Insights from survey responses to-date:
- Education and youth were most cited as the main priority areas, while religion was named as lowest priority.
- Surveyed organisations reported 70-85 percent of their expenditure going towards programming rather than administrative costs.
- When respondents were asked to identify the two biggest areas of growth or development for their organisation within the next two years, the most common response was “expanding or increasing the sustainability of sources of income”.
- Organisations expressed the most interest in expanding partnerships with companies and multilateral agencies and the least interest in expanding partnerships with financial institutions.
- All of the organisations that reported having a board of directors had at least one female director, but just one organisation had a majority of women on the board, only two had achieved gender parity, and most boards only had one female member.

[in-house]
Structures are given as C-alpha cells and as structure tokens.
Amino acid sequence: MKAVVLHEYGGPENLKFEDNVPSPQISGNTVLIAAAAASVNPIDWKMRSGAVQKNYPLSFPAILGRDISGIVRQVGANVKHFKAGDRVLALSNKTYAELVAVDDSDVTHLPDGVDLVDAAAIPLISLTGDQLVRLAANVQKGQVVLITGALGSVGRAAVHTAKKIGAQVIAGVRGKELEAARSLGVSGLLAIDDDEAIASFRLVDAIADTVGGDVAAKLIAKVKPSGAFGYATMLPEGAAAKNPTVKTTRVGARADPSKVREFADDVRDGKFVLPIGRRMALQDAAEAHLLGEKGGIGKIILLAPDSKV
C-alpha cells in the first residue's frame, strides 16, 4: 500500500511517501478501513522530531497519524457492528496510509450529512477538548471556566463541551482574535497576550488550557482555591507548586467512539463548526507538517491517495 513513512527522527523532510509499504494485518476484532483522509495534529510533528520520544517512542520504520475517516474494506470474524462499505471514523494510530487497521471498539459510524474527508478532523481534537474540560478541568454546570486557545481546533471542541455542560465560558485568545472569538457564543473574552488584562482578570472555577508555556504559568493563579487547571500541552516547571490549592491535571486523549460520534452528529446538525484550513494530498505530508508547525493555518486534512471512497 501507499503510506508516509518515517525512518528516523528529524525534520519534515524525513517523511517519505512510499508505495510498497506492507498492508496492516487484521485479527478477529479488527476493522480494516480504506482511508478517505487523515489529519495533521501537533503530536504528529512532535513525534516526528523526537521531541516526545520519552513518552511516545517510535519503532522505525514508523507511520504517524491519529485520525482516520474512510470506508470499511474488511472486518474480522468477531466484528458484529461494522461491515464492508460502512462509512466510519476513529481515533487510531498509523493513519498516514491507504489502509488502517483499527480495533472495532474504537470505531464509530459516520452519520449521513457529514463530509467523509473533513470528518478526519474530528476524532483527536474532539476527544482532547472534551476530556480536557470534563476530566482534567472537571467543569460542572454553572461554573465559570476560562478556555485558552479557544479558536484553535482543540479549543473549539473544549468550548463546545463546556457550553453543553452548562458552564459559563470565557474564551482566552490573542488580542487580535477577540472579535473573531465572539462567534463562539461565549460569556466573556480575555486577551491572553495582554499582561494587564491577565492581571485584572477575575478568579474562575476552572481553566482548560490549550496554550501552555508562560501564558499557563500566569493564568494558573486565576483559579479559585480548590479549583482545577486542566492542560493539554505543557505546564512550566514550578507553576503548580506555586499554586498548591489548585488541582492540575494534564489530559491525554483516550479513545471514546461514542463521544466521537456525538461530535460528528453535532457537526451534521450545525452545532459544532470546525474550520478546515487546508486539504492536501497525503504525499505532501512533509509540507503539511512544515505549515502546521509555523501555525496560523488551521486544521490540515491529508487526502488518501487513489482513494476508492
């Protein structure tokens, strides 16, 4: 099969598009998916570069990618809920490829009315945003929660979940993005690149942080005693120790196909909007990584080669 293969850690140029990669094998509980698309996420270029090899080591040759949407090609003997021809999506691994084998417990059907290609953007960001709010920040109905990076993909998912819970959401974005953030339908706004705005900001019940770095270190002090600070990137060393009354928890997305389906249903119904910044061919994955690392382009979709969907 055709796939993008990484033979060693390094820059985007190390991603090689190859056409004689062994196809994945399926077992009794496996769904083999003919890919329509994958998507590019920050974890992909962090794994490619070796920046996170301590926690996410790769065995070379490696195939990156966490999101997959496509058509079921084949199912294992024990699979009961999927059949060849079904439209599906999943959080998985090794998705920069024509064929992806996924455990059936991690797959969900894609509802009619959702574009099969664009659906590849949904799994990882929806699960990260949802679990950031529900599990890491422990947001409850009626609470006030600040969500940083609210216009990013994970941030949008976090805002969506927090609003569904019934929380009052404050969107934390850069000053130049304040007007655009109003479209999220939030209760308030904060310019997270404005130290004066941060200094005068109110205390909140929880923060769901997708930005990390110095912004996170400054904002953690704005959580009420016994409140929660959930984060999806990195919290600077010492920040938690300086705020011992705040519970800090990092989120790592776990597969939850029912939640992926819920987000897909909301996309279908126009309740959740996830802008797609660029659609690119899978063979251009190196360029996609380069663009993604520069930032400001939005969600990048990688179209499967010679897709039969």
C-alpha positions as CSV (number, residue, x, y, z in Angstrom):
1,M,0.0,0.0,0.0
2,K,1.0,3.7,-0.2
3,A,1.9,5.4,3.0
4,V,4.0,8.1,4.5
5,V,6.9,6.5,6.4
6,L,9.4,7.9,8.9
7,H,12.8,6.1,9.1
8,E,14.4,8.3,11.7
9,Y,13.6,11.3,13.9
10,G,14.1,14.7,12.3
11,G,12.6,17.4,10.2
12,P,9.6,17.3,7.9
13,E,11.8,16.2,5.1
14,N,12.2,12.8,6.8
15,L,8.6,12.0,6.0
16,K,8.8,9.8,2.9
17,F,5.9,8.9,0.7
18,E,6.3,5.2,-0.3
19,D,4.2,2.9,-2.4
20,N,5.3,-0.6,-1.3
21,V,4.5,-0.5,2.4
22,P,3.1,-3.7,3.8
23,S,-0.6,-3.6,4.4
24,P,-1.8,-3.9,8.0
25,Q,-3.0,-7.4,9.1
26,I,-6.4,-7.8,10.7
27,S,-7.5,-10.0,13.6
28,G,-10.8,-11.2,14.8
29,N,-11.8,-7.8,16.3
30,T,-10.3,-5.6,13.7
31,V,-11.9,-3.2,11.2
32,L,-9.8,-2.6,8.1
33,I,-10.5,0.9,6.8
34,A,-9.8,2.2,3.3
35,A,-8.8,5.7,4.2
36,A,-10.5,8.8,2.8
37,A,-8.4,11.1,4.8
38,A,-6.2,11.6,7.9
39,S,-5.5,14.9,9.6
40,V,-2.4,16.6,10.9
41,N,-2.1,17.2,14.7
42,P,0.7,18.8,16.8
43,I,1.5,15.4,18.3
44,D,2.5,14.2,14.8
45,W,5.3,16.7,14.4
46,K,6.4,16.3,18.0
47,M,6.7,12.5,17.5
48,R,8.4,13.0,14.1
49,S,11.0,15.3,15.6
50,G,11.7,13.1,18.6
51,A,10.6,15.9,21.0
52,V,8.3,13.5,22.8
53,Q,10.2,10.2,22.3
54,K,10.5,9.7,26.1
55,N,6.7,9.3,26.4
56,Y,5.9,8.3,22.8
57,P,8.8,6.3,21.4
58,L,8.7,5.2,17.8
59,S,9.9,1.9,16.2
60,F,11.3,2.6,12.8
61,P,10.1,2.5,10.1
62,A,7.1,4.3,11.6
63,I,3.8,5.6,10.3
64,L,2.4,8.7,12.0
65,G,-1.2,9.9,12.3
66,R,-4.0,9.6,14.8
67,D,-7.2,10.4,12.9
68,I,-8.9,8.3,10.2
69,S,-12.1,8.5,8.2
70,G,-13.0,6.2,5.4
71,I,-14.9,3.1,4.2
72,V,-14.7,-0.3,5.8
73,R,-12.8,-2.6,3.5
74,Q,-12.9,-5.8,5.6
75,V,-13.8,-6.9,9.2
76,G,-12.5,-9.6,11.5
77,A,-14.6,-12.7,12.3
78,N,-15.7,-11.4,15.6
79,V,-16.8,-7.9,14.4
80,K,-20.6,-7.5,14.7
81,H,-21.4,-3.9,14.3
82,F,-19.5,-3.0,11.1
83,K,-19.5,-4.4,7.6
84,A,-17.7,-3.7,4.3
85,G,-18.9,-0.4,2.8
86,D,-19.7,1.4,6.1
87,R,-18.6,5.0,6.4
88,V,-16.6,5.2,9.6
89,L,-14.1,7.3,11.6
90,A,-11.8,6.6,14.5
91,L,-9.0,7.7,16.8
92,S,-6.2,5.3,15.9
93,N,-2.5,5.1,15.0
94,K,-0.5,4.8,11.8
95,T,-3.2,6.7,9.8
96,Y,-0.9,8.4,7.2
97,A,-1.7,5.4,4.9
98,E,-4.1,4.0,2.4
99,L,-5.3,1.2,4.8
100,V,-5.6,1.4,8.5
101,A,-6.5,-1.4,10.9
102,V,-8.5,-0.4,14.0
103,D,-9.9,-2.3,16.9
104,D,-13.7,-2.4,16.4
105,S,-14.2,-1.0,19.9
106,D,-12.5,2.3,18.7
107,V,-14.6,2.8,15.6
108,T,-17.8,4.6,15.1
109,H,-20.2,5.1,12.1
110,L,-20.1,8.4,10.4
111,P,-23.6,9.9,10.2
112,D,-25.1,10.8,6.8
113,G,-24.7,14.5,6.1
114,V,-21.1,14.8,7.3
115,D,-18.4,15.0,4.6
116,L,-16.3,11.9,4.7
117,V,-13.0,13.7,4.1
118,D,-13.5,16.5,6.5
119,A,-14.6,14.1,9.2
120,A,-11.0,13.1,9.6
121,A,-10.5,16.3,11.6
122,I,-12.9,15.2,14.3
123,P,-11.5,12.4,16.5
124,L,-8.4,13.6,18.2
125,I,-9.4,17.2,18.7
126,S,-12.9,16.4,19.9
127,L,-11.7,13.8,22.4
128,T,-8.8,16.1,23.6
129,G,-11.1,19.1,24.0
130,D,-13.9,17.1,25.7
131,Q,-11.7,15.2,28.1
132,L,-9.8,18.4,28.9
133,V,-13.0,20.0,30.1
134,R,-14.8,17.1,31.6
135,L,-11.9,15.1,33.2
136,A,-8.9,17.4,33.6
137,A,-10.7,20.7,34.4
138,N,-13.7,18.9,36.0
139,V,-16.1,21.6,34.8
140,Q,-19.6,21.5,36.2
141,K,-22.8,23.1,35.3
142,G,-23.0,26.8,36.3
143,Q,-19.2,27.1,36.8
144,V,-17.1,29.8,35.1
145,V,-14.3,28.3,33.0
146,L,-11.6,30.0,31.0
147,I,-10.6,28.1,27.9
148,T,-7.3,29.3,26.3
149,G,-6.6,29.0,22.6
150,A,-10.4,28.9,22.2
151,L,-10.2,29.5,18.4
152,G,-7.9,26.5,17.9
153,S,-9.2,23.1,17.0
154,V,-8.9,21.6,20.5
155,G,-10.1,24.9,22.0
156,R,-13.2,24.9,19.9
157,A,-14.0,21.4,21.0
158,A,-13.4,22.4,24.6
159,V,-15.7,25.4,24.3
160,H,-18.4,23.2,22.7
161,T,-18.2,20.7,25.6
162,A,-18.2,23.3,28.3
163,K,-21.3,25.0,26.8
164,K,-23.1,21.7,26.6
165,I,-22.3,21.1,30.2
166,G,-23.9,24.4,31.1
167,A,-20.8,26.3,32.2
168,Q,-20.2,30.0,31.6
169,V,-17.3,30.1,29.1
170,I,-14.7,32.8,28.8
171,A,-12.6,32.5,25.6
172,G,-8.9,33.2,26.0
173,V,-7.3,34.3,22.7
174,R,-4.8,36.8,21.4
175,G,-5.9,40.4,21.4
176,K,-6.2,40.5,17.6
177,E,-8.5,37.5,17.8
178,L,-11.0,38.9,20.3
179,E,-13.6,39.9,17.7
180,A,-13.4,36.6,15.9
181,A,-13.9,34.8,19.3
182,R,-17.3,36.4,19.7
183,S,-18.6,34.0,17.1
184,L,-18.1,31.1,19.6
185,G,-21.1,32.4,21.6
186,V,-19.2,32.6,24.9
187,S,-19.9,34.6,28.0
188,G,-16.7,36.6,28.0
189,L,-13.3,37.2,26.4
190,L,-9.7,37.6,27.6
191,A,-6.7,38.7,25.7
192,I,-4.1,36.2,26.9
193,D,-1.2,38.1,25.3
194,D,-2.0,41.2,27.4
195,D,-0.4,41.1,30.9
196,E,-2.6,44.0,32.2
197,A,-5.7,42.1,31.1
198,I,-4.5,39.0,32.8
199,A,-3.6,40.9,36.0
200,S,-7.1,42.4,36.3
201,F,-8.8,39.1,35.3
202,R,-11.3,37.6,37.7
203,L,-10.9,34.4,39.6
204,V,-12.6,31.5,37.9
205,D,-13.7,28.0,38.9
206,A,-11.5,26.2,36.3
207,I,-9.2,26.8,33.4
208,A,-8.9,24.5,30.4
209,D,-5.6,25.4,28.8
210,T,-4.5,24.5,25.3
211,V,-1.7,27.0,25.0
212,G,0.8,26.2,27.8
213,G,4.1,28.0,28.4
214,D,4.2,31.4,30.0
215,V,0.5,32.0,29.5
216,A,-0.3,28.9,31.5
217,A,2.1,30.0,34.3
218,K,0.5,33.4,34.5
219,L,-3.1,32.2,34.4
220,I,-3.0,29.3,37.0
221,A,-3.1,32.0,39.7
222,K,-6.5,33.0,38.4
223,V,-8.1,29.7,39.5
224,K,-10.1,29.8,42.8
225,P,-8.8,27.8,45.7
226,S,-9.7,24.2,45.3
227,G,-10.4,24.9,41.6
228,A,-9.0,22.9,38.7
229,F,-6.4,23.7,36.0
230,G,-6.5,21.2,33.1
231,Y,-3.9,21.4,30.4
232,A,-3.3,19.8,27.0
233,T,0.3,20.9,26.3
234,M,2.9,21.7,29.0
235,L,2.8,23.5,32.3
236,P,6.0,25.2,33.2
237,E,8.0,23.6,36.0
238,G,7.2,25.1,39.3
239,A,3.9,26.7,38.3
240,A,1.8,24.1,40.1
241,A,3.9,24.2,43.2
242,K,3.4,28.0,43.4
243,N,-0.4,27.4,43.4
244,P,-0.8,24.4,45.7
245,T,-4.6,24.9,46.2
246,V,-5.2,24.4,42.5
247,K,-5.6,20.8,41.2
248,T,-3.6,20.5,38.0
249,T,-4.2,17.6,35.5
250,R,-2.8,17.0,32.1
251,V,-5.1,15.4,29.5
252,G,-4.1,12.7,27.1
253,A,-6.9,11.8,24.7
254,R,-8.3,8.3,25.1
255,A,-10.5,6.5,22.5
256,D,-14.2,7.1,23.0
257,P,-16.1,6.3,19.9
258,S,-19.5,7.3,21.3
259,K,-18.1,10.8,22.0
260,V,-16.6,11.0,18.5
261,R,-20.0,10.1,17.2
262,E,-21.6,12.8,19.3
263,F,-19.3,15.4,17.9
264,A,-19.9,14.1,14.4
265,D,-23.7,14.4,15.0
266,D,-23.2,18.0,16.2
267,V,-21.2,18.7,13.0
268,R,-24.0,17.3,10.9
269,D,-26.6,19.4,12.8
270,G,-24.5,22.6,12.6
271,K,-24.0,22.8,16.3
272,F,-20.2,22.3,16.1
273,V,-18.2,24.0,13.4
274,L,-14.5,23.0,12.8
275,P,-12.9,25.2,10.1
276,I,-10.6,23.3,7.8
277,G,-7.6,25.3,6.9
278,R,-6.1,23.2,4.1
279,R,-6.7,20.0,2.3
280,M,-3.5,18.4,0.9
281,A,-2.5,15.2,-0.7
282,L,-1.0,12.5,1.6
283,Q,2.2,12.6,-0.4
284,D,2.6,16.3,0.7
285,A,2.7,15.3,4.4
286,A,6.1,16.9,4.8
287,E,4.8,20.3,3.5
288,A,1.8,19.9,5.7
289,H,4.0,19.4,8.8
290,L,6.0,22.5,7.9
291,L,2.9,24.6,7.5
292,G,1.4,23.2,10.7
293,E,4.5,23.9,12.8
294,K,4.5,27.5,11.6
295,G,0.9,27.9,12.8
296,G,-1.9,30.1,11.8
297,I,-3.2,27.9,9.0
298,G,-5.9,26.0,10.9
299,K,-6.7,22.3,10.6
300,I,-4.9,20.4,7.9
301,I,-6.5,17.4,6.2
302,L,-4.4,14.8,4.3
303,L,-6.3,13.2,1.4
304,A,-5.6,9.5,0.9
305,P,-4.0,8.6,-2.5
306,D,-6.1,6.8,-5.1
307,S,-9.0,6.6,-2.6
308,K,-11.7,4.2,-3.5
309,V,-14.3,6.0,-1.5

Additional Covid-19 related insights include:
- Some of the biggest difficulties during the pandemic have been the wellbeing of internal staff, increased requests for funding, and difficulties predicting future scenarios.
- Most organisations have adapted their policies towards current grantees (E.G, allowing grantees to redirect funds to new needs/issues or extending grant or fund timelines) in response to Covid-19.
- The majority of organisations used 90 percent or more of their budgets in their home countries
- When asked to identify challenges with regulations, several multinational organisations noted the difficulties of navigating different regulatory environments in each country of operation.
- Most, but not all, boards of directors have written statements outlining the responsibilities of the board and written codes of conduct for board members.
- Most boards are not assessed by an external party on a regular basis.
About the writer
Naila Farouky is the CEO of the Arab Foundations Forum (AFF), a membership-based association of foundations and donors and the only organisation of its kind representing and serving Arab donors, funders, and philanthropy actors.
To take part in the AFF survey, click here.